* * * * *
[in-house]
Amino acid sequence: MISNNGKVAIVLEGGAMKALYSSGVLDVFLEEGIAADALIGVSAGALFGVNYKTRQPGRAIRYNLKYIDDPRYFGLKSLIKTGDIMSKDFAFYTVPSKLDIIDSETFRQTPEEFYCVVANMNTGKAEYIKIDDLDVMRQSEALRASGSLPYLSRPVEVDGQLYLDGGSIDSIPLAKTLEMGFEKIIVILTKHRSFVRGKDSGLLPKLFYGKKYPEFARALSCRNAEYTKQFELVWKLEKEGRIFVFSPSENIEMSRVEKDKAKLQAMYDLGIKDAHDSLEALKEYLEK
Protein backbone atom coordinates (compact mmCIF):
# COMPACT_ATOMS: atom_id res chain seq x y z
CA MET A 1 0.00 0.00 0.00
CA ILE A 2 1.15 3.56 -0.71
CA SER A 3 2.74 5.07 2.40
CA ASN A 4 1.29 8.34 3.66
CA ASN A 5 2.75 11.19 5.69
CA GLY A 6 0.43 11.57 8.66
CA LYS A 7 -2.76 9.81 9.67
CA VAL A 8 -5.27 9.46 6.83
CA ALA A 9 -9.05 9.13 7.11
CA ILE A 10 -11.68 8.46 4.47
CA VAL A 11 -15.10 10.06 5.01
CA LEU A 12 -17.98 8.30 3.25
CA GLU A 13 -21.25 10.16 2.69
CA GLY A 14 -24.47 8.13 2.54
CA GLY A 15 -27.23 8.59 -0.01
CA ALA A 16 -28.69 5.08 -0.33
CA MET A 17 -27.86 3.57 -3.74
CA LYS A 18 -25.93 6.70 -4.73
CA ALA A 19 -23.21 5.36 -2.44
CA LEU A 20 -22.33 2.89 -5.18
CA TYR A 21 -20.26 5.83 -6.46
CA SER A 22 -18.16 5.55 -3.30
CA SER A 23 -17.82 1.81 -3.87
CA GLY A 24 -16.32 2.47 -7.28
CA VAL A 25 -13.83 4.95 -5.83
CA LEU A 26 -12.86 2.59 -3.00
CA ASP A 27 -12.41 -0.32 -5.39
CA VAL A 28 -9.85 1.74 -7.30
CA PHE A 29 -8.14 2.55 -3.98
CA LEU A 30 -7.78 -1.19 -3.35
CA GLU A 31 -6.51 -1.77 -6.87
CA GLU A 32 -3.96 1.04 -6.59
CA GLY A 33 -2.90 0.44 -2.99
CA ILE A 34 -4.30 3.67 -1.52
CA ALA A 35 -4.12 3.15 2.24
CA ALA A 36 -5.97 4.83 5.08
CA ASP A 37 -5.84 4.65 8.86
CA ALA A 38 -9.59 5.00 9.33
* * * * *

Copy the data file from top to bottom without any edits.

[in-house]
Amino acid sequence: MISNNGKVAIVLEGGAMKALYSSGVLDVFLEEGIAADALIGVSAGALFGVNYKTRQPGRAIRYNLKYIDDPRYFGLKSLIKTGDIMSKDFAFYTVPSKLDIIDSETFRQTPEEFYCVVANMNTGKAEYIKIDDLDVMRQSEALRASGSLPYLSRPVEVDGQLYLDGGSIDSIPLAKTLEMGFEKIIVILTKHRSFVRGKDSGLLPKLFYGKKYPEFARALSCRNAEYTKQFELVWKLEKEGRIFVFSPSENIEMSRVEKDKAKLQAMYDLGIKDAHDSLEALKEYLEK
Protein backbone atom coordinates (compact mmCIF):
# COMPACT_ATOMS: atom_id res chain seq x y z
CA MET A 1 0.00 0.00 0.00
CA ILE A 2 1.15 3.56 -0.71
CA SER A 3 2.74 5.07 2.40
CA ASN A 4 1.29 8.34 3.66
CA ASN A 5 2.75 11.19 5.69
CA GLY A 6 0.43 11.57 8.66
CA LYS A 7 -2.76 9.81 9.67
CA VAL A 8 -5.27 9.46 6.83
CA ALA A 9 -9.05 9.13 7.11
CA ILE A 10 -11.68 8.46 4.47
CA VAL A 11 -15.10 10.06 5.01
CA LEU A 12 -17.98 8.30 3.25
CA GLU A 13 -21.25 10.16 2.69
CA GLY A 14 -24.47 8.13 2.54
CA GLY A 15 -27.23 8.59 -0.01
CA ALA A 16 -28.69 5.08 -0.33
CA MET A 17 -27.86 3.57 -3.74
CA LYS A 18 -25.93 6.70 -4.73
CA ALA A 19 -23.21 5.36 -2.44
CA LEU A 20 -22.33 2.89 -5.18
CA TYR A 21 -20.26 5.83 -6.46
CA SER A 22 -18.16 5.55 -3.30
CA SER A 23 -17.82 1.81 -3.87
CA GLY A 24 -16.32 2.47 -7.28
CA VAL A 25 -13.83 4.95 -5.83
CA LEU A 26 -12.86 2.59 -3.00
CA ASP A 27 -12.41 -0.32 -5.39
CA VAL A 28 -9.85 1.74 -7.30
CA PHE A 29 -8.14 2.55 -3.98
CA LEU A 30 -7.78 -1.19 -3.35
CA GLU A 31 -6.51 -1.77 -6.87
CA GLU A 32 -3.96 1.04 -6.59
CA GLY A 33 -2.90 0.44 -2.99
CA ILE A 34 -4.30 3.67 -1.52
CA ALA A 35 -4.12 3.15 2.24
CA ALA A 36 -5.97 4.83 5.08
CA ASP A 37 -5.84 4.65 8.86
CA ALA A 38 -9.59 5.00 9.33